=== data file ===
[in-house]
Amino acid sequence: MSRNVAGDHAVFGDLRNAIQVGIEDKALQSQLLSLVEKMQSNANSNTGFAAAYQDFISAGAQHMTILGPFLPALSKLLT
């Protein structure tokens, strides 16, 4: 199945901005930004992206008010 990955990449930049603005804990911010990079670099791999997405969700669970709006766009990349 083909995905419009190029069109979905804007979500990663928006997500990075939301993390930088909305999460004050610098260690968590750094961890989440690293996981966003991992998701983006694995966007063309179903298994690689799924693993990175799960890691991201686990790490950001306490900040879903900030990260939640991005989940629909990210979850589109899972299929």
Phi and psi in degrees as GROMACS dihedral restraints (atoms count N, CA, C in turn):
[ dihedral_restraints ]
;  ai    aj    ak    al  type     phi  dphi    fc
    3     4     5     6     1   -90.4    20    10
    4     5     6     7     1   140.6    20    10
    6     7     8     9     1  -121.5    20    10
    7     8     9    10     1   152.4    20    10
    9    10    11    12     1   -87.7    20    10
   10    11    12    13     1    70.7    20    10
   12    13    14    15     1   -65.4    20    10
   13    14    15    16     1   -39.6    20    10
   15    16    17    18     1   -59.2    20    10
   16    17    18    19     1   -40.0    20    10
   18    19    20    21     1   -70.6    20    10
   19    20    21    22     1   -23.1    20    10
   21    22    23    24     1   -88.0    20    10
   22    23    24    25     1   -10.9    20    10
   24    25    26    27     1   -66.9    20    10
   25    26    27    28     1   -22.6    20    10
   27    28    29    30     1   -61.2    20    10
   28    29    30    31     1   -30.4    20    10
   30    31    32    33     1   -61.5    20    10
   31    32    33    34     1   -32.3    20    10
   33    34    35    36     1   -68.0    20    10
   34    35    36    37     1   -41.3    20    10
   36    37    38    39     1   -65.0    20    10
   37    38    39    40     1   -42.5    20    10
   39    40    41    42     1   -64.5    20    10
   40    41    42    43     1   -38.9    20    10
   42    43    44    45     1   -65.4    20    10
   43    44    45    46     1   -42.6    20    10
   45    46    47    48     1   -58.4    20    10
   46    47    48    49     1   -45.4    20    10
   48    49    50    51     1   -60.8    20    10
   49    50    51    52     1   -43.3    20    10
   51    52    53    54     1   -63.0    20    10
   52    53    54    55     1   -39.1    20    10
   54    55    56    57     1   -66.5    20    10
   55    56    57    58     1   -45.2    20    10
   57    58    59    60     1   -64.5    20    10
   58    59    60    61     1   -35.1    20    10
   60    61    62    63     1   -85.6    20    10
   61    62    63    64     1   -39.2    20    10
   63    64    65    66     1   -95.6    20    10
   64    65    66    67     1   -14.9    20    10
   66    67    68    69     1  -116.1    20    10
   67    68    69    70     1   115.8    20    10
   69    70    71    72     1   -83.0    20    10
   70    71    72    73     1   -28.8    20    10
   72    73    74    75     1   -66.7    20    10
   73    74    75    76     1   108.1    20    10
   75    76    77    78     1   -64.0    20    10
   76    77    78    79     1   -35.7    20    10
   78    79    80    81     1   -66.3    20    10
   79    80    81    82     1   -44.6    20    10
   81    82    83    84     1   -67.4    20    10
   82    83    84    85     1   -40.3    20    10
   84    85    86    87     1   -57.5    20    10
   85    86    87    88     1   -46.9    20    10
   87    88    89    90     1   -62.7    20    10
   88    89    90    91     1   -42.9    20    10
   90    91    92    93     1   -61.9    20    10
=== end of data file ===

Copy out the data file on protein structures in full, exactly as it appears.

[in-house]
Amino acid sequence: MSRNVAGDHAVFGDLRNAIQVGIEDKALQSQLLSLVEKMQSNANSNTGFAAAYQDFISAGAQHMTILGPFLPALSKLLT
């Protein structure tokens, strides 16, 4: 199945901005930004992206008010 990955990449930049603005804990911010990079670099791999997405969700669970709006766009990349 083909995905419009190029069109979905804007979500990663928006997500990075939301993390930088909305999460004050610098260690968590750094961890989440690293996981966003991992998701983006694995966007063309179903298994690689799924693993990175799960890691991201686990790490950001306490900040879903900030990260939640991005989940629909990210979850589109899972299929």
Phi and psi in degrees as GROMACS dihedral restraints (atoms count N, CA, C in turn):
[ dihedral_restraints ]
;  ai    aj    ak    al  type     phi  dphi    fc
    3     4     5     6     1   -90.4    20    10
    4     5     6     7     1   140.6    20    10
    6     7     8     9     1  -121.5    20    10
    7     8     9    10     1   152.4    20    10
    9    10    11    12     1   -87.7    20    10
   10    11    12    13     1    70.7    20    10
   12    13    14    15     1   -65.4    20    10
   13    14    15    16     1   -39.6    20    10
   15    16    17    18     1   -59.2    20    10
   16    17    18    19     1   -40.0    20    10
   18    19    20    21     1   -70.6    20    10
   19    20    21    22     1   -23.1    20    10
   21    22    23    24     1   -88.0    20    10
   22    23    24    25     1   -10.9    20    10
   24    25    26    27     1   -66.9    20    10
   25    26    27    28     1   -22.6    20    10
   27    28    29    30     1   -61.2    20    10
   28    29    30    31     1   -30.4    20    10
   30    31    32    33     1   -61.5    20    10
   31    32    33    34     1   -32.3    20    10
   33    34    35    36     1   -68.0    20    10
   34    35    36    37     1   -41.3    20    10
   36    37    38    39     1   -65.0    20    10
   37    38    39    40     1   -42.5    20    10
   39    40    41    42     1   -64.5    20    10
   40    41    42    43     1   -38.9    20    10
   42    43    44    45     1   -65.4    20    10
   43    44    45    46     1   -42.6    20    10
   45    46    47    48     1   -58.4    20    10
   46    47    48    49     1   -45.4    20    10
   48    49    50    51     1   -60.8    20    10
   49    50    51    52     1   -43.3    20    10
   51    52    53    54     1   -63.0    20    10
   52    53    54    55     1   -39.1    20    10
   54    55    56    57     1   -66.5    20    10
   55    56    57    58     1   -45.2    20    10
   57    58    59    60     1   -64.5    20    10
   58    59    60    61     1   -35.1    20    10
   60    61    62    63     1   -85.6    20    10
   61    62    63    64     1   -39.2    20    10
   63    64    65    66     1   -95.6    20    10
   64    65    66    67     1   -14.9    20    10
   66    67    68    69     1  -116.1    20    10
   67    68    69    70     1   115.8    20    10
   69    70    71    72     1   -83.0    20    10
   70    71    72    73     1   -28.8    20    10
   72    73    74    75     1   -66.7    20    10
   73    74    75    76     1   108.1    20    10
   75    76    77    78     1   -64.0    20    10
   76    77    78    79     1   -35.7    20    10
   78    79    80    81     1   -66.3    20    10
   79    80    81    82     1   -44.6    20    10
   81    82    83    84     1   -67.4    20    10
   82    83    84    85     1   -40.3    20    10
   84    85    86    87     1   -57.5    20    10
   85    86    87    88     1   -46.9    20    10
   87    88    89    90     1   -62.7    20    10
   88    89    90    91     1   -42.9    20    10
   90    91    92    93     1   -61.9    20    10